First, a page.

What is Obesity?
As children, back in the 1980s, the playgrounds in our neighborhoods were everybody's favorite spot and almost every kid played basketball or football games. None of our friends had a PC and few of our buddies were privileged to have a video game console, as Nintendo; the breakfast of the average schoolboy consisted of some pastry, fruits, and milk. Back then, we had bakeries instead of fast-food chains near every school.
As Eastern European and other quickly developing countries became more open to the West and western culture, following the years after 2000, chocolate bars and sweets flooded the stands in the supermarkets. Hamburger-joints and internet cafes started mushrooming in the streets of the countries' towns and cities. In many states, the young people gladly welcomed the Western cultural phenomena of fast-food, internet, and computer games, but with them came one of the most contagious plights of the consumer society nowadays - overweight and obesity.
Poor nutrition and insufficient activity are two of major components of obesity among children - explained an expert nutritionist and consultant on nutrition.
A survey on overweight and obesity was carried out in 2008 among 3,900 first-graders from 184 schools and the results were quite alarming: 30 percent of the tested children were overweight, and thirteen percent were suffering from obesity. For comparison, the results of a survey on overweight and obesity carried out in 1998 among over 7,000 students, first-twelfth grade, showed that 23% of the children between seven and eight years of age suffered from overweight and only 7% were obese.
The number of obese children and adolescents has increased almost two-fold during the past ten years. A nutritionist explains that "This fact is quite concerning and it is clearly speaking of a lack of appropriate information on the problems of overweight and obesity, as well as of the ineffectiveness of the measures taken to tackle these issues."
Children are becoming media junkies
A survey, conducted in 2008, demonstrates that 24% of children do sports on a regular basis and up to 58% of the first-graders spend more than two hours a day watching television or playing computer games. Most of the internet cafes usually offer their young clients an abundance of delicious but very unhealthy foods like chocolate bars, popcorns, and coke.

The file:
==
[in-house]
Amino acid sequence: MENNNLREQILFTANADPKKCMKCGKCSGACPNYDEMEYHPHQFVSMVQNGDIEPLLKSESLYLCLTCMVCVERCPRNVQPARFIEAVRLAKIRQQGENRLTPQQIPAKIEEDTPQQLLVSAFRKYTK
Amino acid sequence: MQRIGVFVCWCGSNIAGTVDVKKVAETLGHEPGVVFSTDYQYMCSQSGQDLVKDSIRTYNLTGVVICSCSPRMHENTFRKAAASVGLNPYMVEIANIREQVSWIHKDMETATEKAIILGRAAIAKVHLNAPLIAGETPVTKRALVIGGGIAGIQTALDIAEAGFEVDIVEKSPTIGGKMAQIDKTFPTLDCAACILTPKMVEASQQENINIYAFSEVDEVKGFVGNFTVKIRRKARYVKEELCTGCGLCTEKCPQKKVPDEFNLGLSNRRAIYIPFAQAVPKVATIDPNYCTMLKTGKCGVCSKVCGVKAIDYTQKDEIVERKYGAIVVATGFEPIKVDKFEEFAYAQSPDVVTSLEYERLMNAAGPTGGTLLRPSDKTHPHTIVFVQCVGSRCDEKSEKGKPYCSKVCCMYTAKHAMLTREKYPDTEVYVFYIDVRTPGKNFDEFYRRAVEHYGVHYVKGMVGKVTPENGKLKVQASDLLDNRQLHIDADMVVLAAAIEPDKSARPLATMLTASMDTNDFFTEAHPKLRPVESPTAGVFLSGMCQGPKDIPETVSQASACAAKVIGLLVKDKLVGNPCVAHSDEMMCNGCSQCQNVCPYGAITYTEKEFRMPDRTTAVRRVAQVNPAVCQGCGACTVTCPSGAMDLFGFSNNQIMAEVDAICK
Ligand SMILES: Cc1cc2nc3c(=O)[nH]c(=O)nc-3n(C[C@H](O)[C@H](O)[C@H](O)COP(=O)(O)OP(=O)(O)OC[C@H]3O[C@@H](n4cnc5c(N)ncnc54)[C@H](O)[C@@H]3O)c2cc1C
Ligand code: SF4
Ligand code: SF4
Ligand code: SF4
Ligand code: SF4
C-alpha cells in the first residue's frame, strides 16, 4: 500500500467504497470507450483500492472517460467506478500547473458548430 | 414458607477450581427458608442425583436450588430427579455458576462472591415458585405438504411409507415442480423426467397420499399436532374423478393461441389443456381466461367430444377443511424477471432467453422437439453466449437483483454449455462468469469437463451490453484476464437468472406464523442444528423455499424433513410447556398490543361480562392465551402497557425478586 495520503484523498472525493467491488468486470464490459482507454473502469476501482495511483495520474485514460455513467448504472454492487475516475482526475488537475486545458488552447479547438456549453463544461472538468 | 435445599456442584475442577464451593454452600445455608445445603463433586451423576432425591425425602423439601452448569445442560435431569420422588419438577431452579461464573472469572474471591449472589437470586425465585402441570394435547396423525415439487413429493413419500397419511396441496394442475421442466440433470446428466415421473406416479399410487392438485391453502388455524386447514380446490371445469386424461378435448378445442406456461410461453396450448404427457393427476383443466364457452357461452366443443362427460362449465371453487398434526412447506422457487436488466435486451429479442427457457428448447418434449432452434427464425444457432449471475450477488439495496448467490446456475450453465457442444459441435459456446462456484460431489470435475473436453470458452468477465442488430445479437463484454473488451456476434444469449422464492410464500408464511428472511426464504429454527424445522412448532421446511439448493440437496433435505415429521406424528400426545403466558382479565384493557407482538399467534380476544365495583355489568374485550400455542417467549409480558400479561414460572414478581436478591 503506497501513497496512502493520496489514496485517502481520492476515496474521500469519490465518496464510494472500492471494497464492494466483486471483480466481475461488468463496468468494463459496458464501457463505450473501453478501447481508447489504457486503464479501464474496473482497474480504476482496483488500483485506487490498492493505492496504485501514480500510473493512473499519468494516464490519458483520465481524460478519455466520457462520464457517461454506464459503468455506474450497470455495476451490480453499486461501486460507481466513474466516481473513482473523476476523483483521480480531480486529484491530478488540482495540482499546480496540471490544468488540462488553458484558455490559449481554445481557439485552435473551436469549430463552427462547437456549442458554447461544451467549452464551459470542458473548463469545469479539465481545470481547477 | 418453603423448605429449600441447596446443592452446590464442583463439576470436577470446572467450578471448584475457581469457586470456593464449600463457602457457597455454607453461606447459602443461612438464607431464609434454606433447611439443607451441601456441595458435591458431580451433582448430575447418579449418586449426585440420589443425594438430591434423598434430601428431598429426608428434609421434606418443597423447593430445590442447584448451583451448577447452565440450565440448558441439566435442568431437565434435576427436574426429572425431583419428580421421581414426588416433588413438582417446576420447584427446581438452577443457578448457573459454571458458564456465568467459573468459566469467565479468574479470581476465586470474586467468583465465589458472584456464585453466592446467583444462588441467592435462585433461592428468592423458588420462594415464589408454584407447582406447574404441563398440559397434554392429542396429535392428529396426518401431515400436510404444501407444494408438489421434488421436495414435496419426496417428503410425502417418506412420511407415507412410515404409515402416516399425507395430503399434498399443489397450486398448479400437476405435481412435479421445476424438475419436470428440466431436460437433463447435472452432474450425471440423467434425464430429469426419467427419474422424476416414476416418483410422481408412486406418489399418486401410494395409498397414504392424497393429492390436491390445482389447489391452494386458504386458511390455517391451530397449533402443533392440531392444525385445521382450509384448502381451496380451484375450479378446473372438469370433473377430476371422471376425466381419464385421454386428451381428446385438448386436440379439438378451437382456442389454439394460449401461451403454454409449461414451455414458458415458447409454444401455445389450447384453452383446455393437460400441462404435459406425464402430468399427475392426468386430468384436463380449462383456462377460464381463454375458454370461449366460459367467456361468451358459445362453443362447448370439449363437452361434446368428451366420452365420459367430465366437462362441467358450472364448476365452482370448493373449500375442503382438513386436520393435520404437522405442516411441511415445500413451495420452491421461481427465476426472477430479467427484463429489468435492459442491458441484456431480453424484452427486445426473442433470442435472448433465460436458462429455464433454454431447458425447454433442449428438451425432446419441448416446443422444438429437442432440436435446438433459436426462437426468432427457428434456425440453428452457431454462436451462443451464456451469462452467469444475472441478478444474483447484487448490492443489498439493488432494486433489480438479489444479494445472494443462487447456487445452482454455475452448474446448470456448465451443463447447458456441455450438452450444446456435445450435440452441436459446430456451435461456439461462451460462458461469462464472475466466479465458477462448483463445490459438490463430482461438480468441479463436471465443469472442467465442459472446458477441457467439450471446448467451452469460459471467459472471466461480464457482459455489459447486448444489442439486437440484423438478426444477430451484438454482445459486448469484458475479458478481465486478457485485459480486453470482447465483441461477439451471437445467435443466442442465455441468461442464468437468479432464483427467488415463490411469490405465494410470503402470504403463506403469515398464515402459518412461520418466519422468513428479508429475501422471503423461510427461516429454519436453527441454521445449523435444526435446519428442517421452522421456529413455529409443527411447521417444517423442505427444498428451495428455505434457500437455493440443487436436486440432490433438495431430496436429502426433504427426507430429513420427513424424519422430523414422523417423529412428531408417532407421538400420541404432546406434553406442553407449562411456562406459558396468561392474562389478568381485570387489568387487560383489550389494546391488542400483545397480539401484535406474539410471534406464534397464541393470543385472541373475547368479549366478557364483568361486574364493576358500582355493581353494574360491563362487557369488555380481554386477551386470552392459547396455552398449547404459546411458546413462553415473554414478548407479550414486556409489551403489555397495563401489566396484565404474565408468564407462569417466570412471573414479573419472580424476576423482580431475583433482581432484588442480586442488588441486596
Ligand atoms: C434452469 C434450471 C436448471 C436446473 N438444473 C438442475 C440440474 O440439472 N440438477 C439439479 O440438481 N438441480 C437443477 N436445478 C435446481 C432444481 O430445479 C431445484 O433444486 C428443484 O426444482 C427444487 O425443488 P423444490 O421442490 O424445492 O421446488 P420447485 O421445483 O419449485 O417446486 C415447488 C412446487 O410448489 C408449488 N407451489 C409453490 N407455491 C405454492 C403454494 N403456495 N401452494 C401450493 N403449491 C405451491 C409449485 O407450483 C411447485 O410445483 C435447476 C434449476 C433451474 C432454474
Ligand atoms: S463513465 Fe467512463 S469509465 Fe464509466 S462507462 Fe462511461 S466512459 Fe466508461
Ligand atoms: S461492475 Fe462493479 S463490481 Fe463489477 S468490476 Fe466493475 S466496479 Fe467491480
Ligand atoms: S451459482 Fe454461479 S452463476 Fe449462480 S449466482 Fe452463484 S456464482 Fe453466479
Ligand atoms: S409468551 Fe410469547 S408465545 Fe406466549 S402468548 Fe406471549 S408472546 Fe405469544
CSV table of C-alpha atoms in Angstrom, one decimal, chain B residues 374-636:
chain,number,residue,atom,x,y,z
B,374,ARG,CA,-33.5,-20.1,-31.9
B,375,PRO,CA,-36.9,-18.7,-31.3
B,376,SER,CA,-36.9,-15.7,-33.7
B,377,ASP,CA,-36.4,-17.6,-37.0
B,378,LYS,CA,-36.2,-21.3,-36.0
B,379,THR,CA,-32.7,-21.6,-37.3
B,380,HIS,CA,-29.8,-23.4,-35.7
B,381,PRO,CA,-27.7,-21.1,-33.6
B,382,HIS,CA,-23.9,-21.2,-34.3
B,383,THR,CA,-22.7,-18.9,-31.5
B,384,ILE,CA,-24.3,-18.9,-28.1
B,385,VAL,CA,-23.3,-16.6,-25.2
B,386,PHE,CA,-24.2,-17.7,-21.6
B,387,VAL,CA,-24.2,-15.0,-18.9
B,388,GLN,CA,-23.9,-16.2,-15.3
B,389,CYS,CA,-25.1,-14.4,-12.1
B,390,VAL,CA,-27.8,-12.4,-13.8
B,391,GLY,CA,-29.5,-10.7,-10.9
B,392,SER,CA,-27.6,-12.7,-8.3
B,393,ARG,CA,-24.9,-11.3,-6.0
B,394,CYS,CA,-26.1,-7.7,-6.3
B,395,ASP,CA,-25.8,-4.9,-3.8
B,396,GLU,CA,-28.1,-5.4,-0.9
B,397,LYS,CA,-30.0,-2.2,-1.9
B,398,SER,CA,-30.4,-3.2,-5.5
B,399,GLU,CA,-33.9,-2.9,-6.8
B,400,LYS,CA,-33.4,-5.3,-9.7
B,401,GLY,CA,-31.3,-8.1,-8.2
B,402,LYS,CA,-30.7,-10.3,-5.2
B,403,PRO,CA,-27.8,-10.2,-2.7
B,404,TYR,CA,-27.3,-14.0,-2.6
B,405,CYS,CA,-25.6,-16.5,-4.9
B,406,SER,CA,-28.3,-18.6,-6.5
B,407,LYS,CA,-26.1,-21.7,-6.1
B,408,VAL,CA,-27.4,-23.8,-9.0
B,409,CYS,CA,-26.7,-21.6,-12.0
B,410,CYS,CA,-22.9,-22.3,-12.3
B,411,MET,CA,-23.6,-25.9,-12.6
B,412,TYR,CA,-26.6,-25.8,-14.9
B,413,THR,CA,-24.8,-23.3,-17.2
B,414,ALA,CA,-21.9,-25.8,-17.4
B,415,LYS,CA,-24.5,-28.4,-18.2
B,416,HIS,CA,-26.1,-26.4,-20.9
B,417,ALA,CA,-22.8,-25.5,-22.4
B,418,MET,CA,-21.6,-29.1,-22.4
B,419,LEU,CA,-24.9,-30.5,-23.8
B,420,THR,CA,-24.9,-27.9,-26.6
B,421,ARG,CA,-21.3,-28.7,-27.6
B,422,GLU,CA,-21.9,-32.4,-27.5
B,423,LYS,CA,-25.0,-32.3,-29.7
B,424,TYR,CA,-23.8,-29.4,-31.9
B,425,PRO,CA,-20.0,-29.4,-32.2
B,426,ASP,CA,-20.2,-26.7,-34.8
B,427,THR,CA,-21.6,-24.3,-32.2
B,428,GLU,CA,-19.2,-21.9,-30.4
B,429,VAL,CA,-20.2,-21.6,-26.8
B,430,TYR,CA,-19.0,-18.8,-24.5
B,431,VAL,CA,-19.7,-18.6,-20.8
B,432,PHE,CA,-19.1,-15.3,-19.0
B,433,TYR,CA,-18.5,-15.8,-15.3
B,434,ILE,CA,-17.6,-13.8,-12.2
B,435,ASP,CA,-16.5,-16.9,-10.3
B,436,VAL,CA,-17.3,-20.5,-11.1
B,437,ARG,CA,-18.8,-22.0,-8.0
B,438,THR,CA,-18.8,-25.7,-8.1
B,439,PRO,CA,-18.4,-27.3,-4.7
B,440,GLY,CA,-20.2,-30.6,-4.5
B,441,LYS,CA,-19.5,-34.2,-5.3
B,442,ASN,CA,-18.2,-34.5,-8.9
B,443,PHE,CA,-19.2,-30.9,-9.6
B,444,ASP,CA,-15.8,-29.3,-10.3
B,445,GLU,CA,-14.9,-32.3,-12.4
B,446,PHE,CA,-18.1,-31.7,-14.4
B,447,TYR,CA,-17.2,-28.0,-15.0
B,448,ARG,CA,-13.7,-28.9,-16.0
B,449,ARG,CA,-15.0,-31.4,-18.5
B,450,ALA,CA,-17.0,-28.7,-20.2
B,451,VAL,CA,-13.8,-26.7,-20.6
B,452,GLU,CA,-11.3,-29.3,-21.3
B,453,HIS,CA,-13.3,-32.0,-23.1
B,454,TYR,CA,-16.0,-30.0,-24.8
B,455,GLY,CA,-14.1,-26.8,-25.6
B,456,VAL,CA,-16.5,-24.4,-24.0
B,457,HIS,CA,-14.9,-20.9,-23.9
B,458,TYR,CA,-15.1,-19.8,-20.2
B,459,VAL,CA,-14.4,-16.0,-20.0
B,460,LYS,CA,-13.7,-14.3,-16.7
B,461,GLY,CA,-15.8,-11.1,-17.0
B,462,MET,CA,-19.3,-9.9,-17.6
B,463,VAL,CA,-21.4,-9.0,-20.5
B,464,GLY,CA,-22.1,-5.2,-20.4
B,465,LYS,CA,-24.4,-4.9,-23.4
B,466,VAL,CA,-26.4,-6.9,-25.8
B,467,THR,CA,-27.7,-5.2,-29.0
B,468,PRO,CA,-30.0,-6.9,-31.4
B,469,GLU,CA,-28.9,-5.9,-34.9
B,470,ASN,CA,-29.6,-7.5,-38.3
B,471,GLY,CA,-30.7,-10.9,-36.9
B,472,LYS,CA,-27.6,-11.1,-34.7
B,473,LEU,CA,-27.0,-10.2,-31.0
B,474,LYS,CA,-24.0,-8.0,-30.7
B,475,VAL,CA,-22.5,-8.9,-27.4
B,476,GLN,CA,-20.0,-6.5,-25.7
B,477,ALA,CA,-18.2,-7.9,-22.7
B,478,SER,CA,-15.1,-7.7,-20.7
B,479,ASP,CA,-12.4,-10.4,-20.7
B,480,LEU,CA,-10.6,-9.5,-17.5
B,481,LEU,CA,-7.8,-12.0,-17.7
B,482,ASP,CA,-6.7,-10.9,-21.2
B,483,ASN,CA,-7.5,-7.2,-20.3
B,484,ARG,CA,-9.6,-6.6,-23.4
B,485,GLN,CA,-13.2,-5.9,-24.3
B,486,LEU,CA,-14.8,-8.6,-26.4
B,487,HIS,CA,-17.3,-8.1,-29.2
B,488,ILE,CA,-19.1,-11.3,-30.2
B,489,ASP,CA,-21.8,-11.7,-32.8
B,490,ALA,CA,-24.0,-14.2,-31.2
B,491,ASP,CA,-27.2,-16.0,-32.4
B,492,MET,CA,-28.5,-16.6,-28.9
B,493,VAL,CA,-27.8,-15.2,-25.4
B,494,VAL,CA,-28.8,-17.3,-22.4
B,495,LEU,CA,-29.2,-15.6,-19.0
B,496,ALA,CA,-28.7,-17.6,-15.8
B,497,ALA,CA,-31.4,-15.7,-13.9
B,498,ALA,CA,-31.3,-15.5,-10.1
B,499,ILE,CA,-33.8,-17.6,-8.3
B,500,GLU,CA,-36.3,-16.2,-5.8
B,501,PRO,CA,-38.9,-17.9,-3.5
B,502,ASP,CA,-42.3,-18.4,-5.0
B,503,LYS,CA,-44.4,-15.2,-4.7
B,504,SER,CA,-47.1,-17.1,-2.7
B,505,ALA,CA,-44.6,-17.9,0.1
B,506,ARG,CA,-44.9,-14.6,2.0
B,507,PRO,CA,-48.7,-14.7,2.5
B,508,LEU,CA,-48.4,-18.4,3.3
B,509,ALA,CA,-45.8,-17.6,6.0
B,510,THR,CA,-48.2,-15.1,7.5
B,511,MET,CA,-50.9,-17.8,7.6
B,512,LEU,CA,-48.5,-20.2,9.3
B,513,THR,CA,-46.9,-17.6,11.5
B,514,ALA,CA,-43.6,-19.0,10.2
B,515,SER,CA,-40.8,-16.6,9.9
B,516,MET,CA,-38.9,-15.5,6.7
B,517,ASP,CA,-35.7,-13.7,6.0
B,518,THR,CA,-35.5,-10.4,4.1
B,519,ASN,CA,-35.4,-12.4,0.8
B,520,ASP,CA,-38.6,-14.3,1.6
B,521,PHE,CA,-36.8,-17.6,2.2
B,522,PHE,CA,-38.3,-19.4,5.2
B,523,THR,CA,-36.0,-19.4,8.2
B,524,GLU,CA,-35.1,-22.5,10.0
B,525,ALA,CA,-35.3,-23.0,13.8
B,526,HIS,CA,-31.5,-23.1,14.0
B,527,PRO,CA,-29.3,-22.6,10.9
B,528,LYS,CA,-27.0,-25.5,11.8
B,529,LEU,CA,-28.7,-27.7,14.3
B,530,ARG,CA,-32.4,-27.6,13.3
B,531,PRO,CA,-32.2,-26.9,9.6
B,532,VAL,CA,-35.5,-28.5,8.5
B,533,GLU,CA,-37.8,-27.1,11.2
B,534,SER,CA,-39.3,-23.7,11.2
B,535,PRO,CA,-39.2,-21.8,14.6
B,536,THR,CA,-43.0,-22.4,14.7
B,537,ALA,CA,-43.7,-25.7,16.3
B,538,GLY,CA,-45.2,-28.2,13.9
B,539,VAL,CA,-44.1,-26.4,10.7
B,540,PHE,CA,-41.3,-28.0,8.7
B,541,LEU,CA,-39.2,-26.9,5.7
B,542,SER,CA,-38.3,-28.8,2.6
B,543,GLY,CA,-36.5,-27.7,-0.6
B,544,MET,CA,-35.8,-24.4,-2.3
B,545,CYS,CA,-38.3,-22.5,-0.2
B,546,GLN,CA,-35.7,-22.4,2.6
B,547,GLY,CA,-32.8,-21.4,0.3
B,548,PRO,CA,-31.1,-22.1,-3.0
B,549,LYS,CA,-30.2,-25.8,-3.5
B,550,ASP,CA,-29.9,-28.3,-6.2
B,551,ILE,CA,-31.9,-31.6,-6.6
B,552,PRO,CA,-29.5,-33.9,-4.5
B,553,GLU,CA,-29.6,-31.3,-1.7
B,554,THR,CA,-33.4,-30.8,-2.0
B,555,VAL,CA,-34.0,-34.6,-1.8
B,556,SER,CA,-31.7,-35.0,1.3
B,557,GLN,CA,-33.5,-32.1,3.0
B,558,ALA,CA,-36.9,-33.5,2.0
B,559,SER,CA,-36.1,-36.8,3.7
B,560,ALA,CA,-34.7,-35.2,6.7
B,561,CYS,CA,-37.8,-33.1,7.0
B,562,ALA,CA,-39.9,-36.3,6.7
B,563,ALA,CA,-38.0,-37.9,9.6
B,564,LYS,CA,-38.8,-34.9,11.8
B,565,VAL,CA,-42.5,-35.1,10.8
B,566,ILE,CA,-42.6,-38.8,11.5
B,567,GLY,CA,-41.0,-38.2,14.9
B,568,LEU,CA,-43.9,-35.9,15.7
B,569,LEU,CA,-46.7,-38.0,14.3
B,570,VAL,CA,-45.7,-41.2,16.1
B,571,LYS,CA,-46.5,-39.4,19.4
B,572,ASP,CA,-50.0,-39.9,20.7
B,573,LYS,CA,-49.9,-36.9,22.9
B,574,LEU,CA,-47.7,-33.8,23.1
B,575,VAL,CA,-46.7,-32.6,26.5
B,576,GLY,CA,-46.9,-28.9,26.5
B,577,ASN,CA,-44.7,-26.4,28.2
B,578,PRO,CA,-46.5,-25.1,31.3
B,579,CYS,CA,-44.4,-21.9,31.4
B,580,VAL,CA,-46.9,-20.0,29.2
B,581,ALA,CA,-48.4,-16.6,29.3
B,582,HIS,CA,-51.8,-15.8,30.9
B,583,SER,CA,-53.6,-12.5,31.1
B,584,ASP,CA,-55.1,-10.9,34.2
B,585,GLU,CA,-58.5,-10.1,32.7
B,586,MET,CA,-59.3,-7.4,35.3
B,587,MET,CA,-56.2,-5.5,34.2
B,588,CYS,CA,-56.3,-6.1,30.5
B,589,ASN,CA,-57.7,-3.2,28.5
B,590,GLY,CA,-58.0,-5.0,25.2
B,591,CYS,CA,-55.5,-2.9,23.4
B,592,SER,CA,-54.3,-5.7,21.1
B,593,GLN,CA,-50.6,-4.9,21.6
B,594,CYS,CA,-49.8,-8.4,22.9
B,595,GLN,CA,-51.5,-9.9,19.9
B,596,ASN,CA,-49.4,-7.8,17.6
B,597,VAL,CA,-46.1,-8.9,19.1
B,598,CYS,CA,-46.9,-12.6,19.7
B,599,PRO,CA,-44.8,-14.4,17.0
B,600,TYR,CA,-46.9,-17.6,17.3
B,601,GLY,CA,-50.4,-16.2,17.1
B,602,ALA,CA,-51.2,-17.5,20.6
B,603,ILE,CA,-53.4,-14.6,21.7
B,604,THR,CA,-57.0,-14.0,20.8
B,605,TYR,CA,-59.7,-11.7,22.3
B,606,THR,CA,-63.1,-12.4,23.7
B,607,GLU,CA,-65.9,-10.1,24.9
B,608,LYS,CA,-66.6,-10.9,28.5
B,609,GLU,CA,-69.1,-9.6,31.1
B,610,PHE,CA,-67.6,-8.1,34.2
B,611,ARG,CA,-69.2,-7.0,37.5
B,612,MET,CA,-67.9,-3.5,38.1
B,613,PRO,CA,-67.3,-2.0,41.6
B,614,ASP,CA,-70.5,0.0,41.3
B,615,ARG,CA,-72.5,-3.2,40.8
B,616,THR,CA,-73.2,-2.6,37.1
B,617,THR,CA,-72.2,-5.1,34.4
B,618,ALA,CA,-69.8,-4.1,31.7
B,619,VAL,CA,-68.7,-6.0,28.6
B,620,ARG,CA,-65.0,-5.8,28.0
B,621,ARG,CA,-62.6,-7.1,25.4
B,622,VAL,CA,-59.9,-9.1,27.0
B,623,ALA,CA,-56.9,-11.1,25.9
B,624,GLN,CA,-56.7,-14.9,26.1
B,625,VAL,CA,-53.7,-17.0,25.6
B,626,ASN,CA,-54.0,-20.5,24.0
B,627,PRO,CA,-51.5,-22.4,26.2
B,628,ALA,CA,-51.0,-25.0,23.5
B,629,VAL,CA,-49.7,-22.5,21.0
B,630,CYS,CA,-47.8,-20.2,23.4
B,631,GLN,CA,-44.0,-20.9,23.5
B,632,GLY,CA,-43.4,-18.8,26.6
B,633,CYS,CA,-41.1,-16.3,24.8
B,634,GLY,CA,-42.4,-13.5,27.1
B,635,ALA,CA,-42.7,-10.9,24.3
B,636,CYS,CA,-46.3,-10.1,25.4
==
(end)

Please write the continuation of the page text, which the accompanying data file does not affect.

"We should seek to improve the eating habits of our children and create appropriate conditions for physical activities. So as to grow healthy and happy, our children have to be engaged in some sort of physical activity for at least one hour a day," a nutritionist makes it a point.
Europe's heavyweights: Almost one in four children in Europe is overweight, and the figure is rising by around 400 000 a year. The results of a health survey ?? England quoted on the BBC website show that the number of obese children aged two to ten years rose from 9.9% to 13.4% in the period 1995-2004.
Germany, one of the leading economies in the EU, has also been taking measures to curb childhood obesity. As early as 2004, German Consumer Minister Renate Kuenast said in a statement before the Bundestag parliament that 34% of all children under fourteen weighed too much for their size and age, and eight per cent were clinically obese.
The situation in the pasta and pizza loving Italy is also quite serious - 28 million Italians are overweight, with five million of them obese. The country also has the largest number of overweight children in Europe, some 36% of the nine-year-olds.
Action is needed: Some of the most important measures that the European community has taken to tackle the problem of obesity include: reducing the fat and salt content of foods and promoting programs that encourage children to eat more fruit and vegetables. In addition, European consumers' group BEUC has urged the European Commission to introduce binding regulation on advertising and nutrition labeling.
Lunch?! No thanks! There are some propositions that school canteens stop offering potato crisps, instant soups and pre-cooked meals, soft drinks, and high sugar-content pastries and cakes. Nutritionists advise that schools should commence to offer healthy foods and beverages such as fruits, fruit and vegetable juices, wholegrain bread, fish, and herbal teas.